10-12 March 2022
University of Notre Dame London Global Gateway
Today, English is spoken or written by about 1.5 billion people, less than a third of whom use it as their first language. This minority-majority reversal has significantly impacted the grammatical characteristics of English, the demographics of the Anglophone population, the domains in which English is used, and attitudes towards the language, which has been characterized both as a venue for increased global communication and as a cultural and economic predator. The history of the language is being rewritten as well, from one defined by conventional periodization and the triumph of English as a Germanic language, to one that has reoriented the historical and contemporary significance of the language’s traditional homelands.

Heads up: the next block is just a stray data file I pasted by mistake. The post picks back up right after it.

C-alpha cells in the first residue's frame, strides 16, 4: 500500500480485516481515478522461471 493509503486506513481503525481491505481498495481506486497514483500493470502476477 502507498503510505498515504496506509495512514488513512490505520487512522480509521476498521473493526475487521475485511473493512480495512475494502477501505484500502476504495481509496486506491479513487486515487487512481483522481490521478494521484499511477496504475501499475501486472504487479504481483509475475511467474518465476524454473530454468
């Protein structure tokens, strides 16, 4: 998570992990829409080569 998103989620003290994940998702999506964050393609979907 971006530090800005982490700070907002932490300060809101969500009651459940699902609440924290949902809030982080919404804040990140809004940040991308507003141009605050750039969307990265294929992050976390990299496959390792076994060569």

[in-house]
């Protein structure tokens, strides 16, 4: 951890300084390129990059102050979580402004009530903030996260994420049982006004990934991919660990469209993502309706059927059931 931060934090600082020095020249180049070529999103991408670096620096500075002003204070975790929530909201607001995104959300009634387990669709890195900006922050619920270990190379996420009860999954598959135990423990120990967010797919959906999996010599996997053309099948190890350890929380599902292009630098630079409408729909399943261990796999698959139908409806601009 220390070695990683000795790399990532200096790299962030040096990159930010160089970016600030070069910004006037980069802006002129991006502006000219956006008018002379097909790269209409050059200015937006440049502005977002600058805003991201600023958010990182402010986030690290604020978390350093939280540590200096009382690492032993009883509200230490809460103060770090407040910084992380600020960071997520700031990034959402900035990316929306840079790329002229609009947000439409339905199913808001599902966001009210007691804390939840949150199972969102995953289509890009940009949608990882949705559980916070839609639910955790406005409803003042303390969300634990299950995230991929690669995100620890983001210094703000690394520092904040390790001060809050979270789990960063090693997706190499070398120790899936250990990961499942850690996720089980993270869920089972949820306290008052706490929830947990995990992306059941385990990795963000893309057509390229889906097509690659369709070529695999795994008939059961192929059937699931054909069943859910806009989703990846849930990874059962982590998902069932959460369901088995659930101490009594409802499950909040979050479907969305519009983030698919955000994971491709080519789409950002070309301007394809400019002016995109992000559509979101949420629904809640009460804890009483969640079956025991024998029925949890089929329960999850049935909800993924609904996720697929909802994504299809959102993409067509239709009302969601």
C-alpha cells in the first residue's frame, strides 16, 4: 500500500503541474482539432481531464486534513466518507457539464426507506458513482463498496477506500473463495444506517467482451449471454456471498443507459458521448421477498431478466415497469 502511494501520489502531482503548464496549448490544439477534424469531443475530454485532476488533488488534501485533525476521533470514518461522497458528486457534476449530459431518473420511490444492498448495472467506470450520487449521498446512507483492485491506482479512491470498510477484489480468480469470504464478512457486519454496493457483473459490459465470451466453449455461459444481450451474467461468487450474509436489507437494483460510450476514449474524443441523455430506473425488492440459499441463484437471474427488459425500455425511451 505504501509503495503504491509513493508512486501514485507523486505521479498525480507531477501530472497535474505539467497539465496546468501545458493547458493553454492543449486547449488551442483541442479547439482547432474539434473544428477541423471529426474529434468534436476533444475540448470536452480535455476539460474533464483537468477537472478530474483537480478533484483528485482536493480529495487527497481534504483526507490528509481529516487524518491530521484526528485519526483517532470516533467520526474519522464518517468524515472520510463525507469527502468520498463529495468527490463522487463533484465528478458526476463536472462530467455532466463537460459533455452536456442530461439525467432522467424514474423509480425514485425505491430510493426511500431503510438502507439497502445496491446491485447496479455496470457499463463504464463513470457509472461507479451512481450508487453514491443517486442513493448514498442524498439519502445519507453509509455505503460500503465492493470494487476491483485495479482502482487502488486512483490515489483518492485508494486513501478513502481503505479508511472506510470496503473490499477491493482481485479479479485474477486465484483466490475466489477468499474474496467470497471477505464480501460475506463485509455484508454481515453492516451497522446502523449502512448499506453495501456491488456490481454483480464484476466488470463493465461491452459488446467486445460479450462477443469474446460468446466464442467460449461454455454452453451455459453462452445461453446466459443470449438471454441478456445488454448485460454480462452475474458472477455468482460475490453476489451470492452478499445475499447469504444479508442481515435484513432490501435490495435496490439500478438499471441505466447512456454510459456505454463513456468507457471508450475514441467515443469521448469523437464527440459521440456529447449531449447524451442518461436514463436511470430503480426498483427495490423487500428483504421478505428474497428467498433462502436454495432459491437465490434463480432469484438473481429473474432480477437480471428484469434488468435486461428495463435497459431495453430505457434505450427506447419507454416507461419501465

With speakers from 15 countries around the world, The Once and Future English addresses these issues. It asks the question: How will English’s present and past look to future speakers and language historians?
More information at sites.nd.edu/once-and-future-english.
- Anne Curzan (University of Michigan)
- Seth Lerer (University of California - San Diego)
- Lynda Mugglestone (University of Oxford)
Institute for Scholarship in the Liberal Arts, Henkels Lecture Fund
Notre Dame International
Department of English